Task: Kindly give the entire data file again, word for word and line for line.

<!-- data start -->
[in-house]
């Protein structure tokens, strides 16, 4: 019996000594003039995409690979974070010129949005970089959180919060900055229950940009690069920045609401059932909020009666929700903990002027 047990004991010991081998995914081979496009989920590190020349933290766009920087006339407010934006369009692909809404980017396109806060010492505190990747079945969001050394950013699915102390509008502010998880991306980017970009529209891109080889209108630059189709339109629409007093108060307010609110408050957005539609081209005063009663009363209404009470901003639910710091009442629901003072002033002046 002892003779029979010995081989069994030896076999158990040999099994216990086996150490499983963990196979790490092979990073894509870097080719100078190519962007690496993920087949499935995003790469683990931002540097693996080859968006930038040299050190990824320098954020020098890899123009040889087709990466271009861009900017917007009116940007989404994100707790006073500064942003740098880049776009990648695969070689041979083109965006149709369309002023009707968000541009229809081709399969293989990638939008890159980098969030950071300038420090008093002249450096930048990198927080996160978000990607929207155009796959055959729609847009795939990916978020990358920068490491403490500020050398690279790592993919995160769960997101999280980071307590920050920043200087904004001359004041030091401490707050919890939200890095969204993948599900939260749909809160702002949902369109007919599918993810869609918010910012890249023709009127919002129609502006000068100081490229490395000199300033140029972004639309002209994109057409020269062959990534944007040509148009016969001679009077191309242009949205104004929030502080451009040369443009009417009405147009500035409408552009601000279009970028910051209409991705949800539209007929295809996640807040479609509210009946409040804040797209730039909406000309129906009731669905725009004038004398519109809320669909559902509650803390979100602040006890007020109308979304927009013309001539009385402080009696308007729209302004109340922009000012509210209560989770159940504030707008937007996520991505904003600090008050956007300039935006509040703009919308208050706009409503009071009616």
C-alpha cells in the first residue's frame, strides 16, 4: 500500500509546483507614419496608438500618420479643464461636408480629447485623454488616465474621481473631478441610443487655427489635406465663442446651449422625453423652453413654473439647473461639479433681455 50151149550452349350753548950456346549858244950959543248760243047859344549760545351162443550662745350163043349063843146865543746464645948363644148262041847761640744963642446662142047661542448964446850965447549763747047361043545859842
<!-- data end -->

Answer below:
[in-house]
């Protein structure tokens, strides 16, 4: 019996000594003039995409690979974070010129949005970089959180919060900055229950940009690069920045609401059932909020009666929700903990002027 047990004991010991081998995914081979496009989920590190020349933290766009920087006339407010934006369009692909809404980017396109806060010492505190990747079945969001050394950013699915102390509008502010998880991306980017970009529209891109080889209108630059189709339109629409007093108060307010609110408050957005539609081209005063009663009363209404009470901003639910710091009442629901003072002033002046 002892003779029979010995081989069994030896076999158990040999099994216990086996150490499983963990196979790490092979990073894509870097080719100078190519962007690496993920087949499935995003790469683990931002540097693996080859968006930038040299050190990824320098954020020098890899123009040889087709990466271009861009900017917007009116940007989404994100707790006073500064942003740098880049776009990648695969070689041979083109965006149709369309002023009707968000541009229809081709399969293989990638939008890159980098969030950071300038420090008093002249450096930048990198927080996160978000990607929207155009796959055959729609847009795939990916978020990358920068490491403490500020050398690279790592993919995160769960997101999280980071307590920050920043200087904004001359004041030091401490707050919890939200890095969204993948599900939260749909809160702002949902369109007919599918993810869609918010910012890249023709009127919002129609502006000068100081490229490395000199300033140029972004639309002209994109057409020269062959990534944007040509148009016969001679009077191309242009949205104004929030502080451009040369443009009417009405147009500035409408552009601000279009970028910051209409991705949800539209007929295809996640807040479609509210009946409040804040797209730039909406000309129906009731669905725009004038004398519109809320669909559902509650803390979100602040006890007020109308979304927009013309001539009385402080009696308007729209302004109340922009000012509210209560989770159940504030707008937007996520991505904003600090008050956007300039935006509040703009919308208050706009409503009071009616």
C-alpha cells in the first residue's frame, strides 16, 4: 500500500509546483507614419496608438500618420479643464461636408480629447485623454488616465474621481473631478441610443487655427489635406465663442446651449422625453423652453413654473439647473461639479433681455 50151149550452349350753548950456346549858244950959543248760243047859344549760545351162443550662745350163043349063843146865543746464645948363644148262041847761640744963642446662142047661542448964446850965447549763747047361043545859842